The solution of one problem brings on others. “Being then made free from sin, ye became servants of righteousness,” Stirner quotes from the Epistle to the Romans (VI, 18).

Being then freed from religion, Max Stirner, you go the way of unforced benevolence. Really you are still a servant.

“Freedom is to become our own,” and thus to be saved for us. “My own I am at all times and under all circumstances, if I know how to have myself and not throw myself away on others.” But freedom, as Stirner elsewhere says, is a ghost, an ideal.

What I have, though, is that my own if I share it with others? What becomes of my self-love‚ Max Stirner, if I crumble it and cast it on the waters as my benevolence?

Prince Metternich, the old tyrant, the old servant of tyrants, once said he had found “the path of real freedom.” Stirner set down the fact without comment. He laughed inwardly, we may be sure. Who may say that without being laughed at? Who has verily found “the path of real freedom”?

Nature is a tyrant, as well as the kinds and politicians. Emerson, when he speaks of natural “compensations,” clearly tells us that we have no absolute freedom. Emerson’s view is plainly very close to Max Stirner’s. Both consider man on the whole a virtuous animal. Both tell us that when man departs from virtue, he suffers certain natural unpleasant consequences of his vice.

Of course Emerson did not advocate revolution. He felt that things left to themselves turn out fairly well. Stirner seems to say—we must remember that he wrote with a censorship in mind—that free spirits should make themselves by a concerted action possessors of the wealth of the world.

Common ownership, however, is in his opinion no ownership at all. What is left a man, if he gives up the control of his own property, that is, by Stirner’s definition, of himself?

As Stirner sees it, the duty of a man is not to work for a commonwealth or for the perfection of the race, but for the free development of his own ego. To be sure, Stirner would not use the word duty. He would call self-development the natural result of the impulses within the ego.

Yet, as he points out, men seek freedom from one thing only to run under the slavery of something else. He insists that “a piece of freedom” is not freedom. Supposing that (complete freedom is a phantom, and they that desire complete freedom, madmen—what then?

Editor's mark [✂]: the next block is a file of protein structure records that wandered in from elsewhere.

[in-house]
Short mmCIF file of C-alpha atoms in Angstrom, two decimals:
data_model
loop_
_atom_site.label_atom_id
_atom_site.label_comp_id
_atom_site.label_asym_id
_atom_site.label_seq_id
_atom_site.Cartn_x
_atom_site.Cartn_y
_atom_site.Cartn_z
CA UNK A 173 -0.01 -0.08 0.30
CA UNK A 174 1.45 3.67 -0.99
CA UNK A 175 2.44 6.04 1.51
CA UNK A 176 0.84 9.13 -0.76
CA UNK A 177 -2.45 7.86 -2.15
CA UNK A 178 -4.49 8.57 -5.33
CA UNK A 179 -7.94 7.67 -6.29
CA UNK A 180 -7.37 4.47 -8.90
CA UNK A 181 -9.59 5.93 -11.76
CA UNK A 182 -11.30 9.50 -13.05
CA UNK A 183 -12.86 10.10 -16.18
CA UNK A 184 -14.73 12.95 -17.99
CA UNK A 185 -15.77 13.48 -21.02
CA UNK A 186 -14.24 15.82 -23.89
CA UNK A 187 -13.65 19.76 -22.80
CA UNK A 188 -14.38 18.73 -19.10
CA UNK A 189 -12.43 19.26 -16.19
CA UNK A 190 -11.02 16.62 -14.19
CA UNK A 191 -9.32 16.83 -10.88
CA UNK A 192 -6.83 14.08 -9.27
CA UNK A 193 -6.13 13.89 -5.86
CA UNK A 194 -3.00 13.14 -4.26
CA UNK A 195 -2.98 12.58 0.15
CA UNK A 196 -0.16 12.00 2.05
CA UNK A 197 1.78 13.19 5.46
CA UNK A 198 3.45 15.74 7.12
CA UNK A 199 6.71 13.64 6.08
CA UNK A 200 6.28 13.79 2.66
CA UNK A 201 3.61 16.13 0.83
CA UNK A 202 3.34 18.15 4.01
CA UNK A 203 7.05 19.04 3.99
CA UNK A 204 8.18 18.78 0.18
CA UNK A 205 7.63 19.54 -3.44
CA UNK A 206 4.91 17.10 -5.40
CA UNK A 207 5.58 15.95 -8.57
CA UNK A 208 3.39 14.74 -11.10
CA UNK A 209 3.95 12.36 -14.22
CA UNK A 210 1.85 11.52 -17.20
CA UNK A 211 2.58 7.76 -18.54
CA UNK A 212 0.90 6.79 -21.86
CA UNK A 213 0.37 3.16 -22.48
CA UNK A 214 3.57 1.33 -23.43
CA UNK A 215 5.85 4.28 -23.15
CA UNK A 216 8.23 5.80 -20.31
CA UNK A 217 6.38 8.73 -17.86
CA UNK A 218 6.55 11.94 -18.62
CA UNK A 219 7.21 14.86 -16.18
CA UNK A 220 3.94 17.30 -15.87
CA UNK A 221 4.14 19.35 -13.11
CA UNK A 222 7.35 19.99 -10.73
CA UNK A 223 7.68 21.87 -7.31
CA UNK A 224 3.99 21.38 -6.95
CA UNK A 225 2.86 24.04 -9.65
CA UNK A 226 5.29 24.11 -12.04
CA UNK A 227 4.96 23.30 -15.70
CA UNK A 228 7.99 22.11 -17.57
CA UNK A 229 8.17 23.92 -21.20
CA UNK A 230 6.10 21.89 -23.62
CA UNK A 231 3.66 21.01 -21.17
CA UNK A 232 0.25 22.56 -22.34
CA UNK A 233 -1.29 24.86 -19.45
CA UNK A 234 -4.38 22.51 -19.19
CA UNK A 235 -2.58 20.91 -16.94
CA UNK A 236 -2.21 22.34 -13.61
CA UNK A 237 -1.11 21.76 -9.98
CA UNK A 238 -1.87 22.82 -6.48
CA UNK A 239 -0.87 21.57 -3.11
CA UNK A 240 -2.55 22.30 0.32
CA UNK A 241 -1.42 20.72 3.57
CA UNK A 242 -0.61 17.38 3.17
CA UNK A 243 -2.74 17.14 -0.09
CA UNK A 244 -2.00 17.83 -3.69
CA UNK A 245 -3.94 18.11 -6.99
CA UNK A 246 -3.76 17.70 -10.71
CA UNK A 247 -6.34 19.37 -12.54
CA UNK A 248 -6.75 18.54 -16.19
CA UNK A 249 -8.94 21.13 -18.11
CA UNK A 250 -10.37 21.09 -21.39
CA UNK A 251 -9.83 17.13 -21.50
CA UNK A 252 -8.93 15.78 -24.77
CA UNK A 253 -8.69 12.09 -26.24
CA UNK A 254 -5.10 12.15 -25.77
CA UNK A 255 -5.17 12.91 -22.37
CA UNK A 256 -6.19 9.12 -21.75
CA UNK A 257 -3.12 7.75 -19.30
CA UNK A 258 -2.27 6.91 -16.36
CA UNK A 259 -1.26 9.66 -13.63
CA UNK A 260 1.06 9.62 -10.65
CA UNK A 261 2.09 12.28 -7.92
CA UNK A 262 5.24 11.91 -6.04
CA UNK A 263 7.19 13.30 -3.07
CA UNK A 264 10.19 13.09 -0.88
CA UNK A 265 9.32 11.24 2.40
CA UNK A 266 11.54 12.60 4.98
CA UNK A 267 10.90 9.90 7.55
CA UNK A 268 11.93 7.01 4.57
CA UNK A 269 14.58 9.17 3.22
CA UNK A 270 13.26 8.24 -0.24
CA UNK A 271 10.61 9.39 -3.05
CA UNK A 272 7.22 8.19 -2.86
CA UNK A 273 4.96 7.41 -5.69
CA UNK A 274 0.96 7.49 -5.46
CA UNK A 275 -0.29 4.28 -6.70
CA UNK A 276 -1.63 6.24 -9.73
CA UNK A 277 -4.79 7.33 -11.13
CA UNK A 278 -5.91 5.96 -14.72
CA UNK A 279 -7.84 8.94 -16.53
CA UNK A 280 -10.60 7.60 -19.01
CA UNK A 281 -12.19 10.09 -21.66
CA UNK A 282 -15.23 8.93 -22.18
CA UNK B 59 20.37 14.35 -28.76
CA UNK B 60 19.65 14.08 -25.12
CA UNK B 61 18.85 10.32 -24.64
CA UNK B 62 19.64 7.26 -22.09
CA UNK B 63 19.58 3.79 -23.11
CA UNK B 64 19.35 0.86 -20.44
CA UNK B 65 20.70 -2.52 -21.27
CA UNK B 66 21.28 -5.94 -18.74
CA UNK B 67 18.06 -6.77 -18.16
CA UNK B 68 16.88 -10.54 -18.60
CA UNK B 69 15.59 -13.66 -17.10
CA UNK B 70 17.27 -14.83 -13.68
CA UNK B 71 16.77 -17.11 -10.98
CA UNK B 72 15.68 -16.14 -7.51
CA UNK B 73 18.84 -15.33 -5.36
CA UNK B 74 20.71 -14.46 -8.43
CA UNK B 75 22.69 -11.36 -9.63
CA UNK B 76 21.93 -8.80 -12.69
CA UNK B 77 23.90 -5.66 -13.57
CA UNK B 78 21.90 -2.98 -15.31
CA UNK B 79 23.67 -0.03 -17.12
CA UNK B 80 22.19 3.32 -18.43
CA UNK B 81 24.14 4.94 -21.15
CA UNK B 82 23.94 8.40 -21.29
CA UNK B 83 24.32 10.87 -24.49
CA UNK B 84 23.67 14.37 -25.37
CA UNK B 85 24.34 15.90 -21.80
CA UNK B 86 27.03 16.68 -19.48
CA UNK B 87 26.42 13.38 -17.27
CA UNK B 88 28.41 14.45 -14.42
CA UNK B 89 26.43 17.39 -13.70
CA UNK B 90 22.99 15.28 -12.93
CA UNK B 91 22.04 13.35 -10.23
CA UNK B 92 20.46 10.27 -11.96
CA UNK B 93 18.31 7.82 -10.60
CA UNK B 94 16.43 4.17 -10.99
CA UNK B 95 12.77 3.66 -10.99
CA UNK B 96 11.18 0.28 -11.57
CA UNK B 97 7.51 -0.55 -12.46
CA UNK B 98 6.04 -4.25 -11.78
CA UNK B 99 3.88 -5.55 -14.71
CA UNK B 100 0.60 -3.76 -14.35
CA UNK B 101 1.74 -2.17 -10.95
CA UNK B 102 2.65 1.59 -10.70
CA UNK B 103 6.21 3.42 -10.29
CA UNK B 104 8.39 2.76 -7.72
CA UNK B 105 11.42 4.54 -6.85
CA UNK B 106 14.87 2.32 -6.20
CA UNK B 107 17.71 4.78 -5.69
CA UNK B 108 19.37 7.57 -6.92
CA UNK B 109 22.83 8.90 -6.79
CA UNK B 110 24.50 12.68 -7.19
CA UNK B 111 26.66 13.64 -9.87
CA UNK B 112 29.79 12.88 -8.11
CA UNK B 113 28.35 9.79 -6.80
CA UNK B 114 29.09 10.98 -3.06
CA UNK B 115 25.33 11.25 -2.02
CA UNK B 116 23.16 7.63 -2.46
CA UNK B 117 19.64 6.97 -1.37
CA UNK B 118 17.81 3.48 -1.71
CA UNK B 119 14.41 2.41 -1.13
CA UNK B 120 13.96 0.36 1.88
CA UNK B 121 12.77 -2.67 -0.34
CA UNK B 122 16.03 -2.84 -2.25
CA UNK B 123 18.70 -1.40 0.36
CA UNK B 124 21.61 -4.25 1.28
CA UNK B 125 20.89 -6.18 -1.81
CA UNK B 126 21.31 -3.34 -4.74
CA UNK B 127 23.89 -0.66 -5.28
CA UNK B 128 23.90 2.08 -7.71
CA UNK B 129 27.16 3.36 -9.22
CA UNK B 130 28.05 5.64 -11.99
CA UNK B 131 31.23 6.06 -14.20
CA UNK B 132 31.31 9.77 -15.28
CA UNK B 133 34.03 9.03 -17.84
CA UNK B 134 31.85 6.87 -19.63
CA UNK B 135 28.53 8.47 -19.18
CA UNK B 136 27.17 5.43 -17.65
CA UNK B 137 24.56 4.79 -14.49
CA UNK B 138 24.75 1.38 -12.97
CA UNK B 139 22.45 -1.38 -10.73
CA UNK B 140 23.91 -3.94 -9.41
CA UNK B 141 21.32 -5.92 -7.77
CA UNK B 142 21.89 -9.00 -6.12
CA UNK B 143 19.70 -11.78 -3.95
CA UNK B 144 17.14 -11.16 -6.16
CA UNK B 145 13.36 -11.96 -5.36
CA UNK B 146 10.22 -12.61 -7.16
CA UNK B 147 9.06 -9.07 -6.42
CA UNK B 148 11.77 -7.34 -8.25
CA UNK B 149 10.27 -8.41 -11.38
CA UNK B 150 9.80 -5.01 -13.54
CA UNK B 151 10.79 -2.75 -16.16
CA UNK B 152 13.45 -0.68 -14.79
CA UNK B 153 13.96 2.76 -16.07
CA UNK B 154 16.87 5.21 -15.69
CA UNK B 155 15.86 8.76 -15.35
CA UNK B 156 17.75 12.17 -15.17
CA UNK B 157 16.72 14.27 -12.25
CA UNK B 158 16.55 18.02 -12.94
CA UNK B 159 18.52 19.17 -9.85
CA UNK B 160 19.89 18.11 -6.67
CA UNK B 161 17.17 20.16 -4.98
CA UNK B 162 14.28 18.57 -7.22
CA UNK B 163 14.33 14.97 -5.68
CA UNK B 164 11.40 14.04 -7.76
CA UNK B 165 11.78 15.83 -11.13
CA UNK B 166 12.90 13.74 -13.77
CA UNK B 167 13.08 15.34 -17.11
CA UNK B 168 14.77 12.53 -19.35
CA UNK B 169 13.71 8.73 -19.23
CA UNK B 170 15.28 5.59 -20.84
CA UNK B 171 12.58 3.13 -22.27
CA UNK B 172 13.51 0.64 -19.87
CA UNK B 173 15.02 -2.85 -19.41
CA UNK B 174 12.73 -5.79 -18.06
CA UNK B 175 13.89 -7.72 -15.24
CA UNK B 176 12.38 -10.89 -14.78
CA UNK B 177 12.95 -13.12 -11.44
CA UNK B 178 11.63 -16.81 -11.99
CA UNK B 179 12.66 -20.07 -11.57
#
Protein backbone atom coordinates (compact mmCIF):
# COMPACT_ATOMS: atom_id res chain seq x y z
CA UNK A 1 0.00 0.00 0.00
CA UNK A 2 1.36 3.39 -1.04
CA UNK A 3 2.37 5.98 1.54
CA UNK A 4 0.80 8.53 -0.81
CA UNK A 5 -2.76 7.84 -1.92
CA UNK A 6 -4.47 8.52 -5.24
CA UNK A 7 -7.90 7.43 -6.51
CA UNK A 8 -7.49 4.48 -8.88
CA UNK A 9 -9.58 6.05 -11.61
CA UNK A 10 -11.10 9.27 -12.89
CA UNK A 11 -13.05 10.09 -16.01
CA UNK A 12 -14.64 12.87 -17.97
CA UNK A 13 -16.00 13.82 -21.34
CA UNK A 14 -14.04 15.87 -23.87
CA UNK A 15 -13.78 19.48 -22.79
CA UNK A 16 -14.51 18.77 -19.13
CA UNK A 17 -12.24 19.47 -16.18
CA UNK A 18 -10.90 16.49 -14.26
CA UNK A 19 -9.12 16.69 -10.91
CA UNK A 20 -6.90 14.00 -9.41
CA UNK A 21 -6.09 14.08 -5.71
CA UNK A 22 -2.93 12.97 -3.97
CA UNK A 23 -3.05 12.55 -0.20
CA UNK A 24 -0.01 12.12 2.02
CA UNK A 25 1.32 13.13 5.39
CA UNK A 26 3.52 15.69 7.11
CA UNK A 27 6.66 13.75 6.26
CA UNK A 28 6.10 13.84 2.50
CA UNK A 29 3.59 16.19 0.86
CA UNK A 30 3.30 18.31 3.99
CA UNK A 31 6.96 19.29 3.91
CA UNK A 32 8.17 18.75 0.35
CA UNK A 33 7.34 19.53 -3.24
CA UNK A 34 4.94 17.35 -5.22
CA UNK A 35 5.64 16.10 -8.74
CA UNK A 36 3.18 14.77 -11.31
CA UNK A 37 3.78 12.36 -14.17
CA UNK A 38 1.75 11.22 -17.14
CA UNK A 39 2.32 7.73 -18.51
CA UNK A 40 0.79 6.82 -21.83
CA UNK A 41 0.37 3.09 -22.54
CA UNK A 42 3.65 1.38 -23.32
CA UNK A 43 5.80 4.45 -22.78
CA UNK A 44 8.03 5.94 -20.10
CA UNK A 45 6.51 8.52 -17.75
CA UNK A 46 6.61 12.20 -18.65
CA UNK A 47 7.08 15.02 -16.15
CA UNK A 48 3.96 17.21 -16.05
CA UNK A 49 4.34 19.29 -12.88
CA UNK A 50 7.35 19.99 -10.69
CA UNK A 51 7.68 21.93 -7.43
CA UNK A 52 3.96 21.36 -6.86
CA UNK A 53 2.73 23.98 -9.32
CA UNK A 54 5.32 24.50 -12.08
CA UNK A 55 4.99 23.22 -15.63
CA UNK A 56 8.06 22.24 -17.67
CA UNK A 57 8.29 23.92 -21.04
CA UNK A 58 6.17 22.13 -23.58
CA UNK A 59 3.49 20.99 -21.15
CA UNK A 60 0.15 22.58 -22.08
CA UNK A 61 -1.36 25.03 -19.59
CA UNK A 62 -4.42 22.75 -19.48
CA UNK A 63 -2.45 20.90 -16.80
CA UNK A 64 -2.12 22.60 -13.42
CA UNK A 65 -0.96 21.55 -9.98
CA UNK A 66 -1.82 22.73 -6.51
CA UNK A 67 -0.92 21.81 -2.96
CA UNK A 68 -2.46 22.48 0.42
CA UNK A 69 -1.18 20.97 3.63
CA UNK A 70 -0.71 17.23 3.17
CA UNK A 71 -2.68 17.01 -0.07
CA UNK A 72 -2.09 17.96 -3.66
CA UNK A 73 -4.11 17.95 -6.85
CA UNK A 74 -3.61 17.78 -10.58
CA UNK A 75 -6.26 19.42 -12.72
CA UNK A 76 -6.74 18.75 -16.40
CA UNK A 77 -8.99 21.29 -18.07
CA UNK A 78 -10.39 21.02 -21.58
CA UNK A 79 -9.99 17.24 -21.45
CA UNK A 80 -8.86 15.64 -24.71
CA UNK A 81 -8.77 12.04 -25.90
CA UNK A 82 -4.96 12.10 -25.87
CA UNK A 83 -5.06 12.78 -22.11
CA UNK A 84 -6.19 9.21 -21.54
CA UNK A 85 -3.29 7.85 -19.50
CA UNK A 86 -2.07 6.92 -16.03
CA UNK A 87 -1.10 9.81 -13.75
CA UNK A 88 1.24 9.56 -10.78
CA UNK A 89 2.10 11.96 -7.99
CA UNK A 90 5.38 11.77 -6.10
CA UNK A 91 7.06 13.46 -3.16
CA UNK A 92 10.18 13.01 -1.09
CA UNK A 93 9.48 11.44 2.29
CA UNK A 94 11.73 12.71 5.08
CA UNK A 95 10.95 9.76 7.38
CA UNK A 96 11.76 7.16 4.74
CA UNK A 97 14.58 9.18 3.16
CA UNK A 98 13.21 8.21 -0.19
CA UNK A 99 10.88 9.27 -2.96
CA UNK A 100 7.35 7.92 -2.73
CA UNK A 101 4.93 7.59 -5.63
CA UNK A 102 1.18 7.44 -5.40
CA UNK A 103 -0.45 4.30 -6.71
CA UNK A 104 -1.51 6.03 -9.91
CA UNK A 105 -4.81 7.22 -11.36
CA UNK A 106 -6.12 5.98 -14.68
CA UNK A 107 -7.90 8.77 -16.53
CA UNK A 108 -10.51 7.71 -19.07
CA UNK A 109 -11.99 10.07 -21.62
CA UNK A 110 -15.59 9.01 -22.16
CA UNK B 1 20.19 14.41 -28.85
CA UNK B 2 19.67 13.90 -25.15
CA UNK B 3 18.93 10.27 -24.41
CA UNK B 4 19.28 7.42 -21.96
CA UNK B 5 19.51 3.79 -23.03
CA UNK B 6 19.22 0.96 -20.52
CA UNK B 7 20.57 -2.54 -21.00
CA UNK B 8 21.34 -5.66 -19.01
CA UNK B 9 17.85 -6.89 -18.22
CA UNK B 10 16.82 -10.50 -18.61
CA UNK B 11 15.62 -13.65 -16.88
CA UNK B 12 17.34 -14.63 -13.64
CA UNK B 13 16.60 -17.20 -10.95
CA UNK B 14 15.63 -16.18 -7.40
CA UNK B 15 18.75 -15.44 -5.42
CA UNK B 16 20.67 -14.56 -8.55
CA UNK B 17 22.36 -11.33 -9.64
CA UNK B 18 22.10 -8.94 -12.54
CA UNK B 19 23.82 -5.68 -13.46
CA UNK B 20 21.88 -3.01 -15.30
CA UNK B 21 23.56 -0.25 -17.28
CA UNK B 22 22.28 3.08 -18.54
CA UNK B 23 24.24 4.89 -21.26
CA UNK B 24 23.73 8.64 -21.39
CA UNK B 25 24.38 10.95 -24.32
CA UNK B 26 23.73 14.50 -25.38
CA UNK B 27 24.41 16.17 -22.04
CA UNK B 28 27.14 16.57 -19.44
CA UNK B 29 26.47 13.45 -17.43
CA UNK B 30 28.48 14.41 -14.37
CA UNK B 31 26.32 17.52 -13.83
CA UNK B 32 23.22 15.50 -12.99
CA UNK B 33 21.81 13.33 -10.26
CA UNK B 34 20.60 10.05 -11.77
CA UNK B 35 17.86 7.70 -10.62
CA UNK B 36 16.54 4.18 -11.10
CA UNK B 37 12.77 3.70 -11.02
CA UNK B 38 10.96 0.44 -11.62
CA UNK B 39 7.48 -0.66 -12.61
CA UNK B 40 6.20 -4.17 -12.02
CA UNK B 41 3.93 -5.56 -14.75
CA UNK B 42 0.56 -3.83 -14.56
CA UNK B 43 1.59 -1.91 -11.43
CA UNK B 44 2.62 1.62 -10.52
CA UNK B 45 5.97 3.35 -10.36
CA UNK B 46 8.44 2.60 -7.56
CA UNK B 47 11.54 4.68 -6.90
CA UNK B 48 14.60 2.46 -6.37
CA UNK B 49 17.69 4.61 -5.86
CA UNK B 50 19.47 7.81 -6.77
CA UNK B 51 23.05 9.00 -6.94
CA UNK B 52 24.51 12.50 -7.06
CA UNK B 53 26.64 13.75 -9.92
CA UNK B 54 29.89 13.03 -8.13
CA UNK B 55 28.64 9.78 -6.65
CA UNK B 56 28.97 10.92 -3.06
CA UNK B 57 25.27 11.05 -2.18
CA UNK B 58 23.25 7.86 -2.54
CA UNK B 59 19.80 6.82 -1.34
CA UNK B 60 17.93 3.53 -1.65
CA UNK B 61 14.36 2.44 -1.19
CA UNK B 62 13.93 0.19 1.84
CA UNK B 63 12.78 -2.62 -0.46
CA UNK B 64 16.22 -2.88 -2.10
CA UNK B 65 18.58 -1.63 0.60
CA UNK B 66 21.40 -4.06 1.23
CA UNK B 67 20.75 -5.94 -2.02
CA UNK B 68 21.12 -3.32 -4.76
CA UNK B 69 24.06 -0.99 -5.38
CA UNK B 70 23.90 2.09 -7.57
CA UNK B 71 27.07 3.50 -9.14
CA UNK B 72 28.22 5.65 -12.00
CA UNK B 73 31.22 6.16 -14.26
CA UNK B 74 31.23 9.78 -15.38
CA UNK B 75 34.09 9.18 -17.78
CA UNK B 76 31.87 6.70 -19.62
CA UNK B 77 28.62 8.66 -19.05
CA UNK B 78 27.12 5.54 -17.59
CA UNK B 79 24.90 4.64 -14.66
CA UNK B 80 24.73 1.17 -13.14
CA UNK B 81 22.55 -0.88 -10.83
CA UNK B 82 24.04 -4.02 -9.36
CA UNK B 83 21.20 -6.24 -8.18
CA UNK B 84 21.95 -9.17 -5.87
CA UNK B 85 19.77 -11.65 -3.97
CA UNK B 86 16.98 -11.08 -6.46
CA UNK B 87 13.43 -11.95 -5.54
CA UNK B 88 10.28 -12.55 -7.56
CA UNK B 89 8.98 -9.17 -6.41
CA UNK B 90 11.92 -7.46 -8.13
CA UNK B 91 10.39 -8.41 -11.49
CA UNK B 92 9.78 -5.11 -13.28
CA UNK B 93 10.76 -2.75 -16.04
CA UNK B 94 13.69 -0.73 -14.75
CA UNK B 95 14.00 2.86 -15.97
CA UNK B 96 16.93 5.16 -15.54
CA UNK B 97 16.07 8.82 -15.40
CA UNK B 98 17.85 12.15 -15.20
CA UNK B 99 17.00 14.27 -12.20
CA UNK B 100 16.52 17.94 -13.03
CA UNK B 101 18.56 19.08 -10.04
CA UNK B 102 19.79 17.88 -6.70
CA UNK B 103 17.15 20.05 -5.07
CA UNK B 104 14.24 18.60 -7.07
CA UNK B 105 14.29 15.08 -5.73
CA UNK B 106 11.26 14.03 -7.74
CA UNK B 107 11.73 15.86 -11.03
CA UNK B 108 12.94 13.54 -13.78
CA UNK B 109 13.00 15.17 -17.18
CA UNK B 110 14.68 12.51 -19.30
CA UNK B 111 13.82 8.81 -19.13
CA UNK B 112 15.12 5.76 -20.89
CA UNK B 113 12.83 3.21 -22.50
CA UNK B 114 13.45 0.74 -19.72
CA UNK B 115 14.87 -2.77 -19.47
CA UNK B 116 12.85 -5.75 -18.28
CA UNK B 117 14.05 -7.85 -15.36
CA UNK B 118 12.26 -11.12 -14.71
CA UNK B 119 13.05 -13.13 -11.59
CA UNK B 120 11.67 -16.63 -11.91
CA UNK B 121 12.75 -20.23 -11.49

Why not therefore renounce freedom, Stirner proposes. This is a tough morsel for us to swallow who are used to Fourth of July speeches. Recently a Convention speaker said that he and his associates wanted to follow the Declaration of Independence literally. Undoubtedly he was day-dreaming.

Cast away your dreams, your idols‚ your God—so Stirner bids us. Be true to yourself. “If it is said that even God proceeds according to eternal laws, that also suits me, since I can not get out of my skin either, but have my law in my whole nature, that is, in myself.”

However, men object that they must follow a moral law. Else where can they find the right path? To quote Stirner again, “‘What am I?’ each of you asks himself. An abyss of lawlessness and unregulated impulses, desires, wishes, passions, a chaos without light or guiding star! How am I to obtain a correct answer if, disregarding God’s commandments and the duties prescribed by morality, disregarding also the voice of reason, which in the course of history, after bitter experiences, has exalted the best and most sensible thing into law, I appeal simply to myself? My passion would advise me to do the most senseless thing possible.”

Without a moral law, man is as the beasts. However, Stirner tells us, unmoral animals do the right things. We must not feel that, left to ourselves, we will follow the Devil. How do we know, he asks, that the talk of God and of conscience with which our parents and our preachers fill us is not itself the talk of the Devil? We must never be too sure about our consciences. We must never forget our grain of salt when we swallow the conventional moral teachings.

Stirner objects to religion because it interferes with our uniqueness and with our ownership. There are tithes to be paid, not merely out of our external but also out of our internal (or spiritual—although Stirner would not use this word) possessions.

Why do we listen to God, Stirner asks. For God’s Sake? No, for our own sakes. Whosoever believeth, we are told, shall not perish but have everlasting life.

If, then, all belief and all conformity are merely for the sake of the believer and conformer, he does well to cast them away when they become irksome. For his own sake he will assert his individuality.

Thus the Christians threw off their submission to the heathen gods as soon as they felt that their souls would be better off under Christ. From the very actions of the Christian disciples Stirner thus derives his argument that Christianity need no longer be held sacred.

With their individuality they created a new religion. “Individuality created a new freedom; for individuality is the creator of everything.”

Exalting the individual, Stirner declares that you and I, if we wish to assert ourselves, should rid ourselves of “everything that is not you, not I.” The limit of freedom is the ego. From that there is no more restraint to remove. Our banner, then, he declares, should not read “Liberty!” but “I!”

I am real to me and you are real to yourself, and Johann Caspar Schmidt was real to himself. As for liberty, it is an ideal, a dream, a ghost.